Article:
An alternative embodiment of the regulator valve section 120 is shown in FIG. 6. In this alternative embodiment an additional regulator diaphram chamber 180 is used to permit an amplified negative pressure feedback signal to be used for control. To accomplish this, the feedback pressure conduit 90 is no longer connected to the feedback connector fitting 166. Instead this fitting is left open so that the upper portion 161 of the regulator chamber 160 is exposed to atmospheric pressure. In addition, the upper diaphragm spring 165 is removed, and one end of a rod 190 is connected to the upper side of the regulator diaphragm 163. The other end of the rod 190 is connected to an amplifier diaphragm 183, which separates the additional regulator diaphragm chamber 180 into two portions 181, 182. The rod 190 is movably mounted by suitable sealing and bearing surfaces so that it moves up and down freely with the up and down motion of the amplifier diaphragm 183.

The position of amplifier diaphragm 183 is determined by the balance of forces bearing on it. These include the force of the opposing lower and upper springs 184, 185 and the pressures in the upper portion 181 and the lower portion 182 of the diaphragm chamber 180. Due to the open orifice 187, atmospheric pressure will prevail in the upper portion 181 of the diaphragm chamber 180. Because the feedback conduit 90 is connected to the lower portion 182 by means of the fitting 186, the lower portion 182 will contain the feedback pressure. It will readily be seen that the presence of a lower-than-atmospheric pressure in the lower portion 182 will move the amplifier diaphragm 183 downward from its spring-balanced rest position, causing the rod 190 to exert a downward force on the regulator diaphragm 163. Thus, a negative pressure in the lower portion 182 of the chamber 180 has generally the same effect as would a positive pressure in the upper portion 161 of the chamber 160. It will further be seen, however, that when the surface area of the amplifier diaphragm 183 is larger than the surface area of the regulator diaphragm 163, the force exerted on the diaphragm 163 via the rod 190 for any given negative pressure will be greater than the force which would be exerted on the diaphragm 163 if a positive pressure of the same magnitude were present in the upper portion 161 of the regulator chamber 160.

In connection with the negative pressure embodiment of the invention, it should also be noted that for this embodiment the differential pressure sensor 84 previously described must be modified so that it responds to a predetermined pressure differential, with the pressure communicated in the conduit 85 being a negative pressure rather than a positive pressure. For example, the switch 86 and actuator rod 87 could be moved to the other side of the sensor 84, as shown in FIG. 2b.

In connection with FIG. 6, it should also be noted that the additional regulator diaphragm chamber 180 can, if desired, be used in a positive pressure system by connecting the conduit 90, carrying a positive feedback pressure, to the orifice 187. Thus, the amplifying effect of the additional regulator diaphragm chamber 180 is also available for positive feedback pressure systems. In addition, in a control system in which it is desired to control gas flow based on a pressure differential, the desired pressures may be connected to orifices 186 and 187 respectively, such that true differential pressure regulation is achieved. For example, in certain applications it may be desirable to determine flow of stack gases by sensing pressure on both the upstream and downstream sides of the flow restricting orifice 70 or 70b, rather than sensing one stack pressure and an atmospheric reference pressure.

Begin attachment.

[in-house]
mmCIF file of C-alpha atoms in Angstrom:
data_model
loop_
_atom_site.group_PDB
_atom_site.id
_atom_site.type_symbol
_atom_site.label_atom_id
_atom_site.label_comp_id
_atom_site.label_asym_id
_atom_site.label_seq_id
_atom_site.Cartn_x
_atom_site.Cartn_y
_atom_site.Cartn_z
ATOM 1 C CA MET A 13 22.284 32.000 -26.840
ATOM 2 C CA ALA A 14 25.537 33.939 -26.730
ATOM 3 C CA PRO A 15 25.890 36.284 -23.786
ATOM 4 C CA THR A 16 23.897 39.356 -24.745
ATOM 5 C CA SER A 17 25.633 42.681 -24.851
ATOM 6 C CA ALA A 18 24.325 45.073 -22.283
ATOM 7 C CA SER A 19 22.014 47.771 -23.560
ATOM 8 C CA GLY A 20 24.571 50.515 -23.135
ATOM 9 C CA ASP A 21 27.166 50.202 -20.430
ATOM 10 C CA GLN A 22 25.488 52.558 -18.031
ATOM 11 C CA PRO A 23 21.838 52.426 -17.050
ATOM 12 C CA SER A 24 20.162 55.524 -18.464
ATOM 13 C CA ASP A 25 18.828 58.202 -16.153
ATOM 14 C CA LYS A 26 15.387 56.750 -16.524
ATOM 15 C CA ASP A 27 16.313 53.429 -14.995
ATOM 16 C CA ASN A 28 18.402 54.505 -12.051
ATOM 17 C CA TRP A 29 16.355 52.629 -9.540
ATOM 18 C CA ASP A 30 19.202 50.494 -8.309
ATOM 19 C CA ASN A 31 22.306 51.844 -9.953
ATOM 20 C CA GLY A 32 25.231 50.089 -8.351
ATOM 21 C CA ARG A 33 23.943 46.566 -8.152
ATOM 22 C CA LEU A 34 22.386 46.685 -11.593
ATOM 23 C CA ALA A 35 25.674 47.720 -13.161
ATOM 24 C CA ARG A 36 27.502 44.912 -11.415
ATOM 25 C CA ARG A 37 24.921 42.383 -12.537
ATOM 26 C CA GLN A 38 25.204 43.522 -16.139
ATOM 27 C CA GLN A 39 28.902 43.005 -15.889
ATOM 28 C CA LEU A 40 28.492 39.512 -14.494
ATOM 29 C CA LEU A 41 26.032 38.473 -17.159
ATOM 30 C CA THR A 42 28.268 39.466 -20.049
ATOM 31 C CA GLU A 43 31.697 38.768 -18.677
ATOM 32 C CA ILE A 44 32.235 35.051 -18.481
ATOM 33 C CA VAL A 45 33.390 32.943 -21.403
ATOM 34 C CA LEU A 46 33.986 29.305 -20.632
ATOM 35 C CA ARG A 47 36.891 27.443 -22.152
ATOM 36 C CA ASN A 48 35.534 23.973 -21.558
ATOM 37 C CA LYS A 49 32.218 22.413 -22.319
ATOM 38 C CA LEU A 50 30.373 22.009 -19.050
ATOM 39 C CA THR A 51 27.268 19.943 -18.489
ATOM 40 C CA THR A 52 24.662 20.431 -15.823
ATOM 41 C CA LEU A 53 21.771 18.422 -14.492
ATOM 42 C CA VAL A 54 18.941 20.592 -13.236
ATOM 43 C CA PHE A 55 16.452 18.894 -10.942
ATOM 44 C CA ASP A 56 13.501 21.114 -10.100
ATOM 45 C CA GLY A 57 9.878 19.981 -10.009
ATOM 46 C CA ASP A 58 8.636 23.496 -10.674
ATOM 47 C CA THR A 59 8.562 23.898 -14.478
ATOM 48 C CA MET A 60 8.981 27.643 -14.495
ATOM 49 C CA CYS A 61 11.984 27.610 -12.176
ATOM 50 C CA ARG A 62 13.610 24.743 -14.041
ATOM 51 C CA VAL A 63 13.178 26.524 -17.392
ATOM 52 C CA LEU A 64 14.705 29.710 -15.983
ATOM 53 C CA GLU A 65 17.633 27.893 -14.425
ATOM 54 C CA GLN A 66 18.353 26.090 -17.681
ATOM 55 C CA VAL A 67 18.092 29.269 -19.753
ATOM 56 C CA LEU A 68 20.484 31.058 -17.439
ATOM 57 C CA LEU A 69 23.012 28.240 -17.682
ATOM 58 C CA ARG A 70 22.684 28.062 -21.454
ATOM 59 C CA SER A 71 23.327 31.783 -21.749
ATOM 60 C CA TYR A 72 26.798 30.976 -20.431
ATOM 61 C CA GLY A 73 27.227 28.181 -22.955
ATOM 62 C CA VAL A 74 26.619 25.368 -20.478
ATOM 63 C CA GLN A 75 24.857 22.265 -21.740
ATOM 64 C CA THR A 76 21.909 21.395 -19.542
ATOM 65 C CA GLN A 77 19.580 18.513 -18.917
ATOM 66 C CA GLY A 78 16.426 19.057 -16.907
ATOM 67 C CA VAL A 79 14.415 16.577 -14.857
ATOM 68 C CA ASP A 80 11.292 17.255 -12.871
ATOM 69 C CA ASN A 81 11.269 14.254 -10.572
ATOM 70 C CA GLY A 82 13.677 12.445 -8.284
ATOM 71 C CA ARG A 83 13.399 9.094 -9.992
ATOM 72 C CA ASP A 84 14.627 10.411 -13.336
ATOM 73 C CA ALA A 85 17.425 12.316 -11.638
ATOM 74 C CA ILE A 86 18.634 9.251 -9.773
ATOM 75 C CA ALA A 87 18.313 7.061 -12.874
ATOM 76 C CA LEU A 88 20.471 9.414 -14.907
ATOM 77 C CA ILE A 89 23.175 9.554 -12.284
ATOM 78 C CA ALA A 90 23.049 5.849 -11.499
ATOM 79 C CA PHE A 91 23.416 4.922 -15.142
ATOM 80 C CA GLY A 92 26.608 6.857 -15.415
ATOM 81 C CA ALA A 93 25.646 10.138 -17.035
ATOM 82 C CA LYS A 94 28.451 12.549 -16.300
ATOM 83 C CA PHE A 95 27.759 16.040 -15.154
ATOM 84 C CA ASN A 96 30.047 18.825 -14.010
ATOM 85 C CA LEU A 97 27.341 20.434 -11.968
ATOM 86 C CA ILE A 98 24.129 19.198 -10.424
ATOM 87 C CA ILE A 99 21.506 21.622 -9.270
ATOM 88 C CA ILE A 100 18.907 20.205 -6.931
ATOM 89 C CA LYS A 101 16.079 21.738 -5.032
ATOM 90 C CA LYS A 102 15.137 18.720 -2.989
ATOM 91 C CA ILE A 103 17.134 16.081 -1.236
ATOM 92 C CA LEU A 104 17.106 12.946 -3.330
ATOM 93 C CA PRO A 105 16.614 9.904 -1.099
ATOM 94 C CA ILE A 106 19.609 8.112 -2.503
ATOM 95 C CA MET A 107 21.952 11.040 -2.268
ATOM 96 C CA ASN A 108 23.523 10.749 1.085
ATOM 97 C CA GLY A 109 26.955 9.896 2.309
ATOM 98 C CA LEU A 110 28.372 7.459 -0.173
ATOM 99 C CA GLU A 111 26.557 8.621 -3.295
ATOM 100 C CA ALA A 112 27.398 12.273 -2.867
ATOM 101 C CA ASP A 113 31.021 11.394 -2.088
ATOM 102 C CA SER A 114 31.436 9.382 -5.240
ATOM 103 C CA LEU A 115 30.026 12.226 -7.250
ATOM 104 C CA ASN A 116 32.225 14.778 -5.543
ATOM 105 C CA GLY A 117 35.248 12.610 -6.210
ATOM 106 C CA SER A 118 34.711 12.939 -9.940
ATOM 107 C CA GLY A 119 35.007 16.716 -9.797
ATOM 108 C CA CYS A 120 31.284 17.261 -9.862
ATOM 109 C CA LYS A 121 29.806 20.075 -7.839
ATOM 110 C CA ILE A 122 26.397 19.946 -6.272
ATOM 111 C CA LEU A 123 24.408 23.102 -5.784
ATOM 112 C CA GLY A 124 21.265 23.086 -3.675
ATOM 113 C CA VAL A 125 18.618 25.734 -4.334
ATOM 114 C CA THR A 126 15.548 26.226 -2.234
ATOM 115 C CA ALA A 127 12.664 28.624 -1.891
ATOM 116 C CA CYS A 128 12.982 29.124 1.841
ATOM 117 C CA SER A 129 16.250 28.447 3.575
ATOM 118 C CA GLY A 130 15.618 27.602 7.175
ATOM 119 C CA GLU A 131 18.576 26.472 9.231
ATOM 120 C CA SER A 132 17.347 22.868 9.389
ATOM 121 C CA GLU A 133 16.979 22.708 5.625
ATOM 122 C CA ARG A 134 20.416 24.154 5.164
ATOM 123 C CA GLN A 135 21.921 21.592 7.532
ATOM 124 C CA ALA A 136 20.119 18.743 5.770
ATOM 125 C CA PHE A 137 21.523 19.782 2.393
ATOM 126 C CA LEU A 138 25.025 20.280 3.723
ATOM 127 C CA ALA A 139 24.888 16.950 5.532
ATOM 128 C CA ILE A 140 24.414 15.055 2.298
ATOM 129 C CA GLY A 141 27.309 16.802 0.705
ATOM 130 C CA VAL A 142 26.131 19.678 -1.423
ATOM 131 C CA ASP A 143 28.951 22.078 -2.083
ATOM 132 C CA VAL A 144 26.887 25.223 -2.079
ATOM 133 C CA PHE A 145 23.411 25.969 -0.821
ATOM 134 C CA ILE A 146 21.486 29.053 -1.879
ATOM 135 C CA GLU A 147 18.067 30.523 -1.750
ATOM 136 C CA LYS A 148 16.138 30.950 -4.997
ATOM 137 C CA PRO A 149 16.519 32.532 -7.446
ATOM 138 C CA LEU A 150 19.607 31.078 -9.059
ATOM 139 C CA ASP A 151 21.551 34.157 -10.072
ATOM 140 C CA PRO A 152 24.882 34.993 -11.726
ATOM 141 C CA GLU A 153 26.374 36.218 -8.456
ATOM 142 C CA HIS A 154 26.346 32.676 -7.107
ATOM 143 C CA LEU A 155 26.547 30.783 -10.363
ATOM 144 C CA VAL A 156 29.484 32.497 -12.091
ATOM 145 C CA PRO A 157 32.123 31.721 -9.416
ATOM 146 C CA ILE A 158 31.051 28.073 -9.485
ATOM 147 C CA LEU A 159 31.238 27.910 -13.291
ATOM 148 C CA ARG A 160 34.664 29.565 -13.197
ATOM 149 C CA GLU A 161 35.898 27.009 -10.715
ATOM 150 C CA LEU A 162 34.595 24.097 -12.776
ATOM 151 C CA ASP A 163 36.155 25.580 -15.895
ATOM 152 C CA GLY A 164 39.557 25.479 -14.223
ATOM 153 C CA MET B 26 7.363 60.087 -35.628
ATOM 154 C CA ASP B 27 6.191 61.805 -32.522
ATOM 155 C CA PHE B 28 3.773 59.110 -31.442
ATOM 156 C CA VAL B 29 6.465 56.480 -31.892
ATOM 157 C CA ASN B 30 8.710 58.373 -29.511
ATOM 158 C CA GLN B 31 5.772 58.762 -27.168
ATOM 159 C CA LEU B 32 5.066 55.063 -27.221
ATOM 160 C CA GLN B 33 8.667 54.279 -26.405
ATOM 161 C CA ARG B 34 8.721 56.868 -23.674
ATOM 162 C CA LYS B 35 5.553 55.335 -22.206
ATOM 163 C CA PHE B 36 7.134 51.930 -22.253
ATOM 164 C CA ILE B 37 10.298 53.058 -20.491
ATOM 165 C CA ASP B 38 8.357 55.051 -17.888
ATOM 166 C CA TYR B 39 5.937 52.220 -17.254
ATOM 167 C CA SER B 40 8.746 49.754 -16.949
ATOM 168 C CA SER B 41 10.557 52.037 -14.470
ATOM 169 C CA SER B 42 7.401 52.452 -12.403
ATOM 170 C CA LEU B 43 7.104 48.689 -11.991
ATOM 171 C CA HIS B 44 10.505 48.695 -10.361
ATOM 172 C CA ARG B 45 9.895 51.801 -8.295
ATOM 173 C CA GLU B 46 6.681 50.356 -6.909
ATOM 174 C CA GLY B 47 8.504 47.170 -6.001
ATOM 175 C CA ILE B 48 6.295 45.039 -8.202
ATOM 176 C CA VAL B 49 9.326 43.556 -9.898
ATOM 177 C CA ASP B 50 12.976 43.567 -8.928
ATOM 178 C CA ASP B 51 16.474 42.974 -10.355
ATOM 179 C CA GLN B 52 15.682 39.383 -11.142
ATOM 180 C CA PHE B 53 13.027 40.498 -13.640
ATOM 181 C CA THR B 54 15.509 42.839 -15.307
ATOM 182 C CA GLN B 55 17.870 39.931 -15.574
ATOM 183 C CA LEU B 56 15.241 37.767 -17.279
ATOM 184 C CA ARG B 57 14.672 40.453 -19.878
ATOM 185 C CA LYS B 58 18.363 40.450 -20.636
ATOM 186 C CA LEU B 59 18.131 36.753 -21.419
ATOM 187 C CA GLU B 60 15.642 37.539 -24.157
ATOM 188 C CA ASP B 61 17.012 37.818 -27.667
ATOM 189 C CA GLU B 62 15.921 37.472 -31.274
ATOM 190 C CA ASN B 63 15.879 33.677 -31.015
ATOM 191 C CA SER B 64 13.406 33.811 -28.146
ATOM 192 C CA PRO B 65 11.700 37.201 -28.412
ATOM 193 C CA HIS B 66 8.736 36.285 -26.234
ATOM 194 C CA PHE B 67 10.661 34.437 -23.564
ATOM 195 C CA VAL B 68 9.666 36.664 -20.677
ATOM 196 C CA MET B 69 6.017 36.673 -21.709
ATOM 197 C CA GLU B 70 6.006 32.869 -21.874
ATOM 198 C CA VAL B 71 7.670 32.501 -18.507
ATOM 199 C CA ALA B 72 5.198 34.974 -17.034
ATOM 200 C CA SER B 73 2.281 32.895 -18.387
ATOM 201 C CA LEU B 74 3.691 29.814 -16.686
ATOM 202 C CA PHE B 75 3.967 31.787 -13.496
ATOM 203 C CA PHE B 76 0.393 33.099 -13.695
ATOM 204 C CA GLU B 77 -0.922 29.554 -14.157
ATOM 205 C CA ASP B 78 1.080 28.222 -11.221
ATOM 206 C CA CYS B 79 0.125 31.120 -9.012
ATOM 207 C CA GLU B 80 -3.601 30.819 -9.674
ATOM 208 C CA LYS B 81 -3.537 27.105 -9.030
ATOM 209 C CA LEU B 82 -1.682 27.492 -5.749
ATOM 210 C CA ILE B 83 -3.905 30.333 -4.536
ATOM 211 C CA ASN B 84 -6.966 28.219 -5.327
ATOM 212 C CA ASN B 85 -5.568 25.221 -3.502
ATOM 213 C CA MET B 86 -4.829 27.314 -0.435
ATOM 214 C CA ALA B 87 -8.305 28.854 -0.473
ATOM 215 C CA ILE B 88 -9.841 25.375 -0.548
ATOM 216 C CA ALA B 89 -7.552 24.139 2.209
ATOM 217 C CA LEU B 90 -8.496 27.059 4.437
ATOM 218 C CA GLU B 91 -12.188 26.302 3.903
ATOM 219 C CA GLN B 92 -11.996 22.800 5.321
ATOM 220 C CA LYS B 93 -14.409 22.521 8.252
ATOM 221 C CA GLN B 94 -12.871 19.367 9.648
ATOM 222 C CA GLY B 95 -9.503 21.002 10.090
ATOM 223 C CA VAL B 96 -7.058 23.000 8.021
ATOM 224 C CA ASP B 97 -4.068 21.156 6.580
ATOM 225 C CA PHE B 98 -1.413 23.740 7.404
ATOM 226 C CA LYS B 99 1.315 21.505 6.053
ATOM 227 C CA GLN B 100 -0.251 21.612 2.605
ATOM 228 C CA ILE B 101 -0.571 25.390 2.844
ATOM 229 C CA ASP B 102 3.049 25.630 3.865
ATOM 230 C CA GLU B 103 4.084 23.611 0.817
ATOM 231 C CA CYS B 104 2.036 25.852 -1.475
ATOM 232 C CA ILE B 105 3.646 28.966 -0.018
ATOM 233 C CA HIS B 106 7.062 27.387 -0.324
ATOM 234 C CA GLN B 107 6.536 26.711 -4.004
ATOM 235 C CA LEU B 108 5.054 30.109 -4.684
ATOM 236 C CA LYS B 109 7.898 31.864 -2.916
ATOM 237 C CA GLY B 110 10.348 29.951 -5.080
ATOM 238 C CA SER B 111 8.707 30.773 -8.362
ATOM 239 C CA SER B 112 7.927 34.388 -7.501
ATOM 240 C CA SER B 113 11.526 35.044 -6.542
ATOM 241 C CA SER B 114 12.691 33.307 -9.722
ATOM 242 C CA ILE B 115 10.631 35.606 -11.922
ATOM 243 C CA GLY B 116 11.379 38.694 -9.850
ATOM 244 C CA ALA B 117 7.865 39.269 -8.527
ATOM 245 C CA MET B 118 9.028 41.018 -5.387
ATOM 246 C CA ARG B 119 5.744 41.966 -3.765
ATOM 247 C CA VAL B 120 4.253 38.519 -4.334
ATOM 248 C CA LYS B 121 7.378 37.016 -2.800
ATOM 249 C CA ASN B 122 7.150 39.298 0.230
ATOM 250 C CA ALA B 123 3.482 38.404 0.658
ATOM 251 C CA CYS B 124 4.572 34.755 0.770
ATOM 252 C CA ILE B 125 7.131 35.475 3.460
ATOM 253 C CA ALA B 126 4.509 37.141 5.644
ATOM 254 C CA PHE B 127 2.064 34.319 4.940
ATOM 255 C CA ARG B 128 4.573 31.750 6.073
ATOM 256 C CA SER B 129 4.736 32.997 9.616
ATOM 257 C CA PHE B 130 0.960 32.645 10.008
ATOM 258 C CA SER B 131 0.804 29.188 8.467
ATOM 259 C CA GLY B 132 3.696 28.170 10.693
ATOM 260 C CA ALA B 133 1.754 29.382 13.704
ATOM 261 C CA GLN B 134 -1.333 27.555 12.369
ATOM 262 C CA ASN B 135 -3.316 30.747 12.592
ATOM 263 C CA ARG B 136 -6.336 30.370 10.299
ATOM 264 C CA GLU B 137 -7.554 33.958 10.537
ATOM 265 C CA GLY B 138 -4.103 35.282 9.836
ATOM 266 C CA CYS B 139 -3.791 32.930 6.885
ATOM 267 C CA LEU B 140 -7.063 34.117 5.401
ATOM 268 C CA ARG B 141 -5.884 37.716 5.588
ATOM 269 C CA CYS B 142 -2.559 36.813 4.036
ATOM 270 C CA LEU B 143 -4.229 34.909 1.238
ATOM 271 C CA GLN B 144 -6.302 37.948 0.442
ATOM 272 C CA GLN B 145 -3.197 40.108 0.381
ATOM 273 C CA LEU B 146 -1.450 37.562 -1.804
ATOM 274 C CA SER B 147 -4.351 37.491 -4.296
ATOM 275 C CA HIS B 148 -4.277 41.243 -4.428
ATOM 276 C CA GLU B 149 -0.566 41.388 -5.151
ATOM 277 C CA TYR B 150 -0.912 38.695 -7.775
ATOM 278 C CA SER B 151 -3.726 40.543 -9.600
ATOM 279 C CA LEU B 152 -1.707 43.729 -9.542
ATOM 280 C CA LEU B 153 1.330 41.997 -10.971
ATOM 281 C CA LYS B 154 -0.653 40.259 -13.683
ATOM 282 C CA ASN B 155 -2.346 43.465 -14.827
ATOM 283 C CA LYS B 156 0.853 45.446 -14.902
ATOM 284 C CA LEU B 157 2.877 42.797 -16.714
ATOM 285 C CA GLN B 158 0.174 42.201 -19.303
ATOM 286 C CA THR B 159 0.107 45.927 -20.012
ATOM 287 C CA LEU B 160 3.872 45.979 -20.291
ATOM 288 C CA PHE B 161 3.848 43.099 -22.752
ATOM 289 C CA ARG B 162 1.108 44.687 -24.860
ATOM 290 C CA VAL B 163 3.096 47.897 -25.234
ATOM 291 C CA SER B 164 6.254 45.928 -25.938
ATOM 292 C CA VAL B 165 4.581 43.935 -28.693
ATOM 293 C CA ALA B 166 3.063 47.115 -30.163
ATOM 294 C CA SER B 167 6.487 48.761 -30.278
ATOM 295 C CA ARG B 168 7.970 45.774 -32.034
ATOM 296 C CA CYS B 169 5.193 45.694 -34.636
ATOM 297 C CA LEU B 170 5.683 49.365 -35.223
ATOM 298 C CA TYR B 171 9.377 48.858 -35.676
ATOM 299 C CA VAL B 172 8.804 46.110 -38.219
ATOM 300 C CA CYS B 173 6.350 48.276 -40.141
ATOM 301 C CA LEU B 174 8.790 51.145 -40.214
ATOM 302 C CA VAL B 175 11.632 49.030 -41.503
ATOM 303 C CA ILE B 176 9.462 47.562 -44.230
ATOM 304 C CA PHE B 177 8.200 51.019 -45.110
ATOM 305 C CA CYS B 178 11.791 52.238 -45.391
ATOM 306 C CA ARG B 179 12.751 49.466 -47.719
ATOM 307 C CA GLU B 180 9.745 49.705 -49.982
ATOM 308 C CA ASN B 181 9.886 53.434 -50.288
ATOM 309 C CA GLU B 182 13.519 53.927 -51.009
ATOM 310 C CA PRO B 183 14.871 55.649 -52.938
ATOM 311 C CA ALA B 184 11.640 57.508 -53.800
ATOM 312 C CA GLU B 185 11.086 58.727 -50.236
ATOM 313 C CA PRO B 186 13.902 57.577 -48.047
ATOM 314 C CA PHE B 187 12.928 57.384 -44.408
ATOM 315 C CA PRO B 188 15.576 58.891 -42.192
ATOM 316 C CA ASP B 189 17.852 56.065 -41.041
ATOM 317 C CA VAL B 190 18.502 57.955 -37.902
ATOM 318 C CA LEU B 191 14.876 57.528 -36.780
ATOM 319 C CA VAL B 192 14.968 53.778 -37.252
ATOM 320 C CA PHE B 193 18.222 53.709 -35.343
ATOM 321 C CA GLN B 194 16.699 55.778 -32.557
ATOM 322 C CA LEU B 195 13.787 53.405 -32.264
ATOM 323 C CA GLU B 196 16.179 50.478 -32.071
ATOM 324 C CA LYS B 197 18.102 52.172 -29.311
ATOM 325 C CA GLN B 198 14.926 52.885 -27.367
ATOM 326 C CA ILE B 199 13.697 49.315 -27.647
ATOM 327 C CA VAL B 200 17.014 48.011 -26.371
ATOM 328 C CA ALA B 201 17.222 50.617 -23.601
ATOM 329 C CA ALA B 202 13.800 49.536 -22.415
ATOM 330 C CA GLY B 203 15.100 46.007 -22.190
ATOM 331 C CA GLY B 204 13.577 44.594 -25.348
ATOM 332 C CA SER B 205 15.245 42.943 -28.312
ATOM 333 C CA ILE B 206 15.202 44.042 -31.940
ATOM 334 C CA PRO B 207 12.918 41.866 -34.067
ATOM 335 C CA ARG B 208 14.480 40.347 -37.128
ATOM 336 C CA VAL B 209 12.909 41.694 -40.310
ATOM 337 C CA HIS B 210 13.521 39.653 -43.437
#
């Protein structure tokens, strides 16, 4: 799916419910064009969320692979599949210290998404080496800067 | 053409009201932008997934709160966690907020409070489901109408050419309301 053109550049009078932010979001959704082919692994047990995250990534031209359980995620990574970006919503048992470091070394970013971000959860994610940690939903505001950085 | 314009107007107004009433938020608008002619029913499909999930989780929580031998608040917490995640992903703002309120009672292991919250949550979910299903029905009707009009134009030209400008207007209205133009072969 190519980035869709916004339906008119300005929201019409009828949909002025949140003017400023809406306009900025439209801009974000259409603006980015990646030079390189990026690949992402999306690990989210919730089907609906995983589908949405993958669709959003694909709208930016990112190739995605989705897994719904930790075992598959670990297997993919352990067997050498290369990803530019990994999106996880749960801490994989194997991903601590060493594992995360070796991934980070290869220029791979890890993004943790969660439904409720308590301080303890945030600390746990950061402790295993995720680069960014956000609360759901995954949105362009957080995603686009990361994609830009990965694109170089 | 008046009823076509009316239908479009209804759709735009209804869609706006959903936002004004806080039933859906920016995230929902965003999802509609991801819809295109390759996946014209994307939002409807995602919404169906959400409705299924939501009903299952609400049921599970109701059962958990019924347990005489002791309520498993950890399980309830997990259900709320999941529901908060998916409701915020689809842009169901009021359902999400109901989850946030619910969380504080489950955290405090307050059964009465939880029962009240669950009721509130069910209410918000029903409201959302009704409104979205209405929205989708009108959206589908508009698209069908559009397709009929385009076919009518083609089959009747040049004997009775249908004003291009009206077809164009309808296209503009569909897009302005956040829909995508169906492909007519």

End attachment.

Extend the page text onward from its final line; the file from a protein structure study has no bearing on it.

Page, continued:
c. One-stage Control System

Shown in FIG. 4 is an electrical schematic of a one-stage thermostat control system for the present invention. This schematic illustrates the components which would be contained within the thermostatic control 200 and also those electrically connected thereto, such as the electric motors 38, 61, the fan control switch 56 and the differential pressure switches 86, 96. Power in the form of line voltage, e.g. 120 volts a.c., is provided to the control system via wires 201 and 202. This line voltage is also connected to the fan motor 38, via two wires 11, 12 and the normally open main contacts 58 of the fan limit control switch 56, and to the induced draft blower motor 61, via the wires 13 and the normally open relay contacts 221. The line voltage is stepped down to an appropriate thermostat voltage, e.g., 24 volts a.c., by a transformer 210.

The secondary voltage from the transformer 210 powers the R1 relay 220, which actuates normally open relay contacts 222 and 223, as well as the previously mentioned relay contacts 221 in series with the blower motor 61. A bimetal-mercury thermostat switch 206 (such as Honeywell, Inc. thermostat model T87) with contacts 206a is in series with all of the components connected to the secondary side of the transformer 210. Switch contacts 86a (normally closed), in series with the coil of the R1 relay 220, and switch contacts 86b (normally open), in series with the solenoid actuator 112 for the first main valve 110 (FIG. 3a), are actuated by the differential pressure switch 86. This switch is constructed such that when contacts 86a open, contacts 86b close, while when the contacts 86b close, contacts 86a open. The solenoid actuator 112 for the first main valve 110 is also connected in series with R1 relay contacts 223. This configuration constitutes a safe start feature (as further explained below), because each startup cycle requires that the differential pressure switch 86 go from its normal state (contacts 86a closed, contacts 86b open) to its switched state (contacts 86a open, contacts 86b closed). Should, for example, the contacts 86a be welded closed, the R1 relay 220 will be activated, but the actuator 112 will receive no current, because the contacts 86b will be kept open.